People interested in the future of Galveston Independent School District should plan to attend a meeting Thursday about a potential bond referendum.
The meeting will be the second of a citizen advisory committee formed to review the district’s facilities and make a recommendation about whether the school board should call a bond referendum, school board President Matthew Hay said.
School officials have been mulling a bond election since learning how much problems caused by deferred maintenance could cost in coming years.
Extensive work is needed on the roofs at Ball High School, Central Middle School, the Rosenberg Elementary School building, Scott Elementary School and former Alamo Elementary School, Director of Facilities Paul Byers reported to the trustees last year.
The roofs at Ball and Central are in the worst condition, he said.
The work on Ball High School, which was designated the highest priority repair, is estimated to cost about $5.5 million.
The district is coping with an aging bus fleet in need of repairs, Director of Transportation John Pruitt said.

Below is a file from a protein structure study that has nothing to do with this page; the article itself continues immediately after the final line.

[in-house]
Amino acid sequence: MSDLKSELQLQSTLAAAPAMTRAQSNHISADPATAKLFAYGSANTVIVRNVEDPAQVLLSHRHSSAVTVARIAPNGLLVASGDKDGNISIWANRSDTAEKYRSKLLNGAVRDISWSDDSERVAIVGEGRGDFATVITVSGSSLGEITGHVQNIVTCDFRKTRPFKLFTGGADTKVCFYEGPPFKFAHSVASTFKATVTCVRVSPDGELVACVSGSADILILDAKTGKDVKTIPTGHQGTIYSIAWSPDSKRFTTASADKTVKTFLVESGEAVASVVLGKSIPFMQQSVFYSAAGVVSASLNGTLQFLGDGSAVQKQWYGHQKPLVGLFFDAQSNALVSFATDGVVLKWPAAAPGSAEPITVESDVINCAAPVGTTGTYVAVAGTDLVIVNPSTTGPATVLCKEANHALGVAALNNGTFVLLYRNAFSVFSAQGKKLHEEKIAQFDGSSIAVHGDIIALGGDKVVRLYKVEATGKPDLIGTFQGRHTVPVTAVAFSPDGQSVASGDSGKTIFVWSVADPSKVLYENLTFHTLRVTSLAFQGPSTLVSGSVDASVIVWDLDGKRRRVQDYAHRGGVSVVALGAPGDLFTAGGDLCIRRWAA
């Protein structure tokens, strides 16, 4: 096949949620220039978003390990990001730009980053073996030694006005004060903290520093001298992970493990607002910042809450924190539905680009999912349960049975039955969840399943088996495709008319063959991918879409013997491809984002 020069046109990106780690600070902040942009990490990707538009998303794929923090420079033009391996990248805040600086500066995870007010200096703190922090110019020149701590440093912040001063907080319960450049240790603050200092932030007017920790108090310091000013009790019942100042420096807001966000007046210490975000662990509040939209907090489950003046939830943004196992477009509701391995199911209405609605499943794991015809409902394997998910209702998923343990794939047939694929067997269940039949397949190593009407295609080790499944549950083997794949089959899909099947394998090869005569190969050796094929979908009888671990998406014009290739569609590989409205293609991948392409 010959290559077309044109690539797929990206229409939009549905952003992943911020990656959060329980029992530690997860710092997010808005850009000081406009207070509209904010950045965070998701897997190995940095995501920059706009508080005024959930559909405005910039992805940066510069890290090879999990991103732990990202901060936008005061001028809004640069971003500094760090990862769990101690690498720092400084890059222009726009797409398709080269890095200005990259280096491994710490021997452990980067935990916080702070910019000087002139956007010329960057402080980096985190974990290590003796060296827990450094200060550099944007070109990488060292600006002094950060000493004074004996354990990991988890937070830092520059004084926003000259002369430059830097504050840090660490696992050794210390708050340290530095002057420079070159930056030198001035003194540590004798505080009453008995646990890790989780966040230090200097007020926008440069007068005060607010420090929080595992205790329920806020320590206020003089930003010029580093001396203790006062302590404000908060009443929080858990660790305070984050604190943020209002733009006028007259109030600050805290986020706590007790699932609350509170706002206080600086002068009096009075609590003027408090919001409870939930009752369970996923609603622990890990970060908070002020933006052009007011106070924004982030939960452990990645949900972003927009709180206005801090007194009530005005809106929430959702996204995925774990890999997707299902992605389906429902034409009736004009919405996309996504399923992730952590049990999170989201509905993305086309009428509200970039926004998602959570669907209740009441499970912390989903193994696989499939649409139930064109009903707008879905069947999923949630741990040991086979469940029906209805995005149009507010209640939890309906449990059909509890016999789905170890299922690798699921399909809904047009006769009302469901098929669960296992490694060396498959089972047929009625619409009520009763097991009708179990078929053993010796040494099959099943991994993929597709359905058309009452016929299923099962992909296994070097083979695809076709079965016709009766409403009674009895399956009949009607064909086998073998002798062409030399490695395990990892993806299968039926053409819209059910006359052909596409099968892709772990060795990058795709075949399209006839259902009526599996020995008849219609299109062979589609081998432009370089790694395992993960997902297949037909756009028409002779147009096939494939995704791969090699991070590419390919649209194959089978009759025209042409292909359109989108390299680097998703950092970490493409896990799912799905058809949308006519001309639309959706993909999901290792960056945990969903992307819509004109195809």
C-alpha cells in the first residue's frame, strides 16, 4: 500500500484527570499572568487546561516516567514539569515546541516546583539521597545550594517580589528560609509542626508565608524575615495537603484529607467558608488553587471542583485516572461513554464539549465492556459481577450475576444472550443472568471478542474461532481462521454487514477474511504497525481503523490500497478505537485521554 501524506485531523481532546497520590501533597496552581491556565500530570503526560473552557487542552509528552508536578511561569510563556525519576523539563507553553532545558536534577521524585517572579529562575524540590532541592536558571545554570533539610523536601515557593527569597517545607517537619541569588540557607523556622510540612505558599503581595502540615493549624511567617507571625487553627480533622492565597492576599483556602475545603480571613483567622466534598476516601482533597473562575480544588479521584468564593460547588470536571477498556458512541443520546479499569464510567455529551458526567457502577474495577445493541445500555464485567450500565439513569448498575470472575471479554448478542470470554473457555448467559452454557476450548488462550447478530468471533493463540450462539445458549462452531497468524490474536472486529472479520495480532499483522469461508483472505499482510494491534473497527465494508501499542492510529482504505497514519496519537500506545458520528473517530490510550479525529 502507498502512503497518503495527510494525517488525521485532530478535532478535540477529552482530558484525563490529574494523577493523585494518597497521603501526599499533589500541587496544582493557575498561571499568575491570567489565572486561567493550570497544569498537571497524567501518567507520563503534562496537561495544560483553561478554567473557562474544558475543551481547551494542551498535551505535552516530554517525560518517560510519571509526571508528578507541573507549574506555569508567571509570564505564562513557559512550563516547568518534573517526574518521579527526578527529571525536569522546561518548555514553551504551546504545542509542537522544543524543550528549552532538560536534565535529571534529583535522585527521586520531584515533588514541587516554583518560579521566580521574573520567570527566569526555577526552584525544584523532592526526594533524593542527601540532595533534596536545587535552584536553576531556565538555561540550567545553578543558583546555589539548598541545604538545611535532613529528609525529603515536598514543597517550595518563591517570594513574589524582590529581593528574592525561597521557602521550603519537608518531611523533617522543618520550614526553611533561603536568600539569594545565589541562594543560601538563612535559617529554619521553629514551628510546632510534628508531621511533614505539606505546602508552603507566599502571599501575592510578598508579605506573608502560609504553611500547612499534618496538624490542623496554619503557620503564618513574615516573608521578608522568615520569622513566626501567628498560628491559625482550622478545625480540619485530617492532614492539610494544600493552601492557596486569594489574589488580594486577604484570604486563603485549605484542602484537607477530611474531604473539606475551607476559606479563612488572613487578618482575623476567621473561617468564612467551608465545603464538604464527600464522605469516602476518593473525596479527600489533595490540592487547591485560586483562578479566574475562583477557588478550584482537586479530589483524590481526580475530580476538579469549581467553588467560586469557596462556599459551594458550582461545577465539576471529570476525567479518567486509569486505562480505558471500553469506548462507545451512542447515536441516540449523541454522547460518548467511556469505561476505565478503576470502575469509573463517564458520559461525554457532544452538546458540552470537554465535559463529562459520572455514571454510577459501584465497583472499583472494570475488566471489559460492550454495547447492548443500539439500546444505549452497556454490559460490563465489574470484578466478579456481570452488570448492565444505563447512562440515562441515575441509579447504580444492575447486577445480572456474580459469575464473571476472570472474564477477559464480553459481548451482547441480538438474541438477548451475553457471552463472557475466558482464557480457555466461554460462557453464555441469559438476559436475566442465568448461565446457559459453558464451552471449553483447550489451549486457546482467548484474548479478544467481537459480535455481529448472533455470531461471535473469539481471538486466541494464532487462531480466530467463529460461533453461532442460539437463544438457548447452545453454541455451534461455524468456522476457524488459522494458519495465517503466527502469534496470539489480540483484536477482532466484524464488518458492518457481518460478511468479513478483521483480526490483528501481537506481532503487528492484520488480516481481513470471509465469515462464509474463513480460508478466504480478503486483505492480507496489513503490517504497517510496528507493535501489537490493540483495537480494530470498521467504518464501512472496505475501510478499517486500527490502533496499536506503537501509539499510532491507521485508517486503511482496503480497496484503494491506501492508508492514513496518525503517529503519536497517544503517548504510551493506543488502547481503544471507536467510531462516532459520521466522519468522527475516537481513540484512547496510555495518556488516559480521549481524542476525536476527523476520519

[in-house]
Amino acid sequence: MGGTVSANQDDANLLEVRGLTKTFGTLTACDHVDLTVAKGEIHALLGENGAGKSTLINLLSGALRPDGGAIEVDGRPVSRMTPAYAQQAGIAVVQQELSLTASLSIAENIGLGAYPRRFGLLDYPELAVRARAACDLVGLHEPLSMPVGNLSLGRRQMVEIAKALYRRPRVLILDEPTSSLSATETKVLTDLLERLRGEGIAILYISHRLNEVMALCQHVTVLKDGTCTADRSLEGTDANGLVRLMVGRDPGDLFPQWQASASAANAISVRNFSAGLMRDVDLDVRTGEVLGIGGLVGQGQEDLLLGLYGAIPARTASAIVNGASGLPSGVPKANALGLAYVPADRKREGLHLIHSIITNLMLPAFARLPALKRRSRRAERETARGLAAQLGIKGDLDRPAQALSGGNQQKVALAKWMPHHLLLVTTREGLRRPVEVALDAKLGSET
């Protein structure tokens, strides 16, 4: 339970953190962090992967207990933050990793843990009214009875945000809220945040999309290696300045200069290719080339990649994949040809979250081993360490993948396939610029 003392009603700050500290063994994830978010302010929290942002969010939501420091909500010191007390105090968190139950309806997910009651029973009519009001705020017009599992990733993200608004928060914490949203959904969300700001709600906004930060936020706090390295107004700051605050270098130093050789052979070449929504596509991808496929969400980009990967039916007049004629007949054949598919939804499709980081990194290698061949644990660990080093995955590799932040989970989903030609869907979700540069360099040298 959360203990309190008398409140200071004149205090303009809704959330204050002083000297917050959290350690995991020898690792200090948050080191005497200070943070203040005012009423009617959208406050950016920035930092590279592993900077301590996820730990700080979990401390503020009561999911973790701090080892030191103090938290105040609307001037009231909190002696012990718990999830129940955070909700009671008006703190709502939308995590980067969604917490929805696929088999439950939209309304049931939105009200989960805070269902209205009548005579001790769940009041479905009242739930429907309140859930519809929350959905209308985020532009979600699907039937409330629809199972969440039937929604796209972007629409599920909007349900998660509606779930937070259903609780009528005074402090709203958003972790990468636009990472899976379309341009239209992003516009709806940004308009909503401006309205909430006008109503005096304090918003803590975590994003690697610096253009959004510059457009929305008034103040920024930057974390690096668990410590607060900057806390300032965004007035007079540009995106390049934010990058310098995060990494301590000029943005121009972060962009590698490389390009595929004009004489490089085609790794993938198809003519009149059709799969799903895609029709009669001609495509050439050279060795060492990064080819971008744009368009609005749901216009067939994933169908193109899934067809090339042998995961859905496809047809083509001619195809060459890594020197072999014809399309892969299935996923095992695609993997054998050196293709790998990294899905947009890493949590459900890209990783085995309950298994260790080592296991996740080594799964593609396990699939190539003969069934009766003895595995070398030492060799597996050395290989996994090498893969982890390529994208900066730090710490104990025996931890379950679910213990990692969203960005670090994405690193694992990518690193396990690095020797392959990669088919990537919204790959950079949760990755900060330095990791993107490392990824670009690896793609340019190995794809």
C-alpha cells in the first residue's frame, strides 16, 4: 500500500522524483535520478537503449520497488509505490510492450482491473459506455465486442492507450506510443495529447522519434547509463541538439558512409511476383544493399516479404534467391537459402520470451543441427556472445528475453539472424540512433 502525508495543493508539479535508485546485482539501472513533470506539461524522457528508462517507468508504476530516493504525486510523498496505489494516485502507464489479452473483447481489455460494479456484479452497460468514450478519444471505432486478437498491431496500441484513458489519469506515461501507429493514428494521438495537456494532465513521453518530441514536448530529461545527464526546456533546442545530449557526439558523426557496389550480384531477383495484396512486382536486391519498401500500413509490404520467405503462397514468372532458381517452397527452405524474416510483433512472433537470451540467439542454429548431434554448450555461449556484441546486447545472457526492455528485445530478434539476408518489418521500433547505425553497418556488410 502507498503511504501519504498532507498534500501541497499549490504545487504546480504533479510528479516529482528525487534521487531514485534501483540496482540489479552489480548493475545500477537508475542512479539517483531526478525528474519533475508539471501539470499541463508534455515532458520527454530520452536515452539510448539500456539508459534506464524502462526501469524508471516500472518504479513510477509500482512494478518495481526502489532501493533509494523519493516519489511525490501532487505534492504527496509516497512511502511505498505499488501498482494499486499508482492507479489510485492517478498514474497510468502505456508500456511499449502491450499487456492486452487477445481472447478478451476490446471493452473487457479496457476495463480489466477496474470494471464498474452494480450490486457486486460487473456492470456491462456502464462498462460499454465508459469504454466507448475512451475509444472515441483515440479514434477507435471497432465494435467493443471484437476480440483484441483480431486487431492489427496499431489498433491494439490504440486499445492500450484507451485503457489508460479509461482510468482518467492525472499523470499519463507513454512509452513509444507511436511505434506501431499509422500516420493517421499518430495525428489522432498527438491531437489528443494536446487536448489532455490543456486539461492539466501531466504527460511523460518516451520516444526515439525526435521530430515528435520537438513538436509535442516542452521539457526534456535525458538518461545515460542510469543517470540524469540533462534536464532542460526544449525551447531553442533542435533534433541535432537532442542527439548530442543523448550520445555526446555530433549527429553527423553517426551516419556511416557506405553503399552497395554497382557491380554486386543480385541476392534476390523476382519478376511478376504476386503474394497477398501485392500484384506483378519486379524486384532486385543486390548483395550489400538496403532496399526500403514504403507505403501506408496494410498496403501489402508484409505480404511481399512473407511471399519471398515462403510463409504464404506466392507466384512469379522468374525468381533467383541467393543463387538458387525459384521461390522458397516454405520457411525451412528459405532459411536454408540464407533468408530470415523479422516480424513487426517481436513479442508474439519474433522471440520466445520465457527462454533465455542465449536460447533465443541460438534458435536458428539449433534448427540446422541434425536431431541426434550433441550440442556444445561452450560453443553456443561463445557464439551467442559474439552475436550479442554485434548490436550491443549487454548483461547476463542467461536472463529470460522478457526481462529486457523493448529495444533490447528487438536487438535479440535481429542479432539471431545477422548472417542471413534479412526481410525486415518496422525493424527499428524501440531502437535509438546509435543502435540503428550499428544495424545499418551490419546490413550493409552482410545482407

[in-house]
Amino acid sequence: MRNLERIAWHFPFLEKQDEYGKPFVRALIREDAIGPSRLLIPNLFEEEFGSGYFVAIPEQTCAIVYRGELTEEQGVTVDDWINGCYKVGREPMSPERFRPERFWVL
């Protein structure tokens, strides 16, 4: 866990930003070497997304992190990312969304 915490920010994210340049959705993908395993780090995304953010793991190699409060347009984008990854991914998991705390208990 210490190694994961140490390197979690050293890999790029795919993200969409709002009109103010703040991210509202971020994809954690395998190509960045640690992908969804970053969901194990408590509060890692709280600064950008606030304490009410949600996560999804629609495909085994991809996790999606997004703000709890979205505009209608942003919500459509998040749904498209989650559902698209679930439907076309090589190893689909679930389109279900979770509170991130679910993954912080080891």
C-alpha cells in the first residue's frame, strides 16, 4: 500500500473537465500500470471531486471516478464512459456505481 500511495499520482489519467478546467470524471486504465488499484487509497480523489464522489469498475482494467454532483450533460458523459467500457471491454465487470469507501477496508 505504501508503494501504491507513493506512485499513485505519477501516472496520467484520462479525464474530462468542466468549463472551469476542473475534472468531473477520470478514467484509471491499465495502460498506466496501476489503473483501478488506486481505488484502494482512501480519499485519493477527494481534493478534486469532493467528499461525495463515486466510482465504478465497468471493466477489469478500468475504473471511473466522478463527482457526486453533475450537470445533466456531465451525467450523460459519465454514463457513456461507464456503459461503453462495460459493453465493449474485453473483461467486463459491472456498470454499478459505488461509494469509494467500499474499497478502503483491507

The advisory committee was formed a few months after trustees decided not to call a November bond election.
The advisory board, which has about 50 members, would create a bond package for a May vote.
Committee members held their first meeting last week to review rules and create a schedule.
The committee will meet again Jan. 25 and Feb. 1, if needed, Hay said.
The soonest a bond referendum could be held is May 5.
The district hasn’t passed a bond proposition since 2003, when voters approved $69.45 million to renovate and modernize school facilities.
The district attempted a bond issue in May of 2010 for about $35 million to build a sports complex on 83rd Street to replace Kermit Courville Stadium, 1307 27th St.
We can call that 2003 bond election successful only in that voters approved issuing the debt. The thing went off the tracks in pretty much every other way, however, because district leaders insisted on using a scheme called job-order contracting, an “innovation” that allows public money to be spent without the trouble of competitive bidding.
Likewise, it would be an understatement to call the 2010 attempt to build a new stadium controversial; it was incendiary and the proposition failed in a vote of almost 70 percent against.
Be all that as it may, a lot of time has passed and much has changed.
Galveston public schools certainly need a capital infusion.
Along with work on the roofs at several campuses, the district is forced to bag up millions of dollars each year and send them to state, which has it running an operational deficit of about a $1 million a year. That also makes out-of-pocket spending on major repair projects very difficult.
So, a Galveston bond issue deserves a fair hearing.
• Michael A. Smith